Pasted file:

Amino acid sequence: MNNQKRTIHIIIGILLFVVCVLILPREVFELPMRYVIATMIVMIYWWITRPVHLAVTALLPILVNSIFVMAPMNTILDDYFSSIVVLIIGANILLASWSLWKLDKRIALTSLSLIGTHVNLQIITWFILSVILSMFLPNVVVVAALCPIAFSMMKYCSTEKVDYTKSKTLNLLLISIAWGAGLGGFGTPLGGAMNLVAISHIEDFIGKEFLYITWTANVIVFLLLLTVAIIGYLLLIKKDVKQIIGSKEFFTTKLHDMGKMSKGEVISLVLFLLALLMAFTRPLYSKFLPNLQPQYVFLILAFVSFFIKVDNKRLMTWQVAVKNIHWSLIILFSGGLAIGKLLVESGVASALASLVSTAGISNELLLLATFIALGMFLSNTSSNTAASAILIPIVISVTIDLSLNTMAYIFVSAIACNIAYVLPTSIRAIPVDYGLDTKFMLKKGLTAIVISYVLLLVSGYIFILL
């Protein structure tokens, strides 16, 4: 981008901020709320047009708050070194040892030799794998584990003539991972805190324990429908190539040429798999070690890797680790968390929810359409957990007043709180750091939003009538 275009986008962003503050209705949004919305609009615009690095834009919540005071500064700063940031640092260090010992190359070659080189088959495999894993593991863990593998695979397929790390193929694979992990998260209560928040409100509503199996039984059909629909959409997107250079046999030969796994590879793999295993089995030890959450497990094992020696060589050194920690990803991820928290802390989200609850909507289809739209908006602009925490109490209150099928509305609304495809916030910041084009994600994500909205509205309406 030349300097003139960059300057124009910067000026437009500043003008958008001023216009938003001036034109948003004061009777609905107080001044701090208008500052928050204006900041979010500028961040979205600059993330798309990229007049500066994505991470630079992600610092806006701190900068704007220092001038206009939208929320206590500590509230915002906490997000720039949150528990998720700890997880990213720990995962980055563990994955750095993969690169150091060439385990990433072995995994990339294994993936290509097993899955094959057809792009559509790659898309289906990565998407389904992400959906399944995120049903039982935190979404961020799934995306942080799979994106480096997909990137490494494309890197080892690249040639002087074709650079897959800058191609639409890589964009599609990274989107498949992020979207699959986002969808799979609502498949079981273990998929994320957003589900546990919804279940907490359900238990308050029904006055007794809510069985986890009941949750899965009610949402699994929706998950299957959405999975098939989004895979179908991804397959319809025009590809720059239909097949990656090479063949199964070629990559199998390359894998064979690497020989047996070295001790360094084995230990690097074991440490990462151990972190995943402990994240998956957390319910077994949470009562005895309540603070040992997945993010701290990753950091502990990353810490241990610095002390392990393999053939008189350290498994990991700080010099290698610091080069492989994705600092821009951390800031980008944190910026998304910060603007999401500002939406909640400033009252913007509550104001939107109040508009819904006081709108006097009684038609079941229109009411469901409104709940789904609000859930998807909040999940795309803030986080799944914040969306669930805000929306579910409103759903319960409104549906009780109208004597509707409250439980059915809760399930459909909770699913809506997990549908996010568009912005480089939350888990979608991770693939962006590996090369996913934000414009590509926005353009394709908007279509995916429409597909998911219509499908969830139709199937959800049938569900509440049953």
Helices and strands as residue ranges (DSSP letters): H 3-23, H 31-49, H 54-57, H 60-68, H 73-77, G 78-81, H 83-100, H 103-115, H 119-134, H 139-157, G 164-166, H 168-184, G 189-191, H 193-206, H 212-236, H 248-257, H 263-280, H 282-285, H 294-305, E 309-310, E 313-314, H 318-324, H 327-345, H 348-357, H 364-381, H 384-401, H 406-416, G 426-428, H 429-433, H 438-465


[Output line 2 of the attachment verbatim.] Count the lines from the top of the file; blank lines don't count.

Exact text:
């Protein structure tokens, strides 16, 4: 981008901020709320047009708050070194040892030799794998584990003539991972805190324990429908190539040429798999070690890797680790968390929810359409957990007043709180750091939003009538 275009986008962003503050209705949004919305609009615009690095834009919540005071500064700063940031640092260090010992190359070659080189088959495999894993593991863990593998695979397929790390193929694979992990998260209560928040409100509503199996039984059909629909959409997107250079046999030969796994590879793999295993089995030890959450497990094992020696060589050194920690990803991820928290802390989200609850909507289809739209908006602009925490109490209150099928509305609304495809916030910041084009994600994500909205509205309406 030349300097003139960059300057124009910067000026437009500043003008958008001023216009938003001036034109948003004061009777609905107080001044701090208008500052928050204006900041979010500028961040979205600059993330798309990229007049500066994505991470630079992600610092806006701190900068704007220092001038206009939208929320206590500590509230915002906490997000720039949150528990998720700890997880990213720990995962980055563990994955750095993969690169150091060439385990990433072995995994990339294994993936290509097993899955094959057809792009559509790659898309289906990565998407389904992400959906399944995120049903039982935190979404961020799934995306942080799979994106480096997909990137490494494309890197080892690249040639002087074709650079897959800058191609639409890589964009599609990274989107498949992020979207699959986002969808799979609502498949079981273990998929994320957003589900546990919804279940907490359900238990308050029904006055007794809510069985986890009941949750899965009610949402699994929706998950299957959405999975098939989004895979179908991804397959319809025009590809720059239909097949990656090479063949199964070629990559199998390359894998064979690497020989047996070295001790360094084995230990690097074991440490990462151990972190995943402990994240998956957390319910077994949470009562005895309540603070040992997945993010701290990753950091502990990353810490241990610095002390392990393999053939008189350290498994990991700080010099290698610091080069492989994705600092821009951390800031980008944190910026998304910060603007999401500002939406909640400033009252913007509550104001939107109040508009819904006081709108006097009684038609079941229109009411469901409104709940789904609000859930998807909040999940795309803030986080799944914040969306669930805000929306579910409103759903319960409104549906009780109208004597509707409250439980059915809760399930459909909770699913809506997990549908996010568009912005480089939350888990979608991770693939962006590996090369996913934000414009590509926005353009394709908007279509995916429409597909998911219509499908969830139709199937959800049938569900509440049953």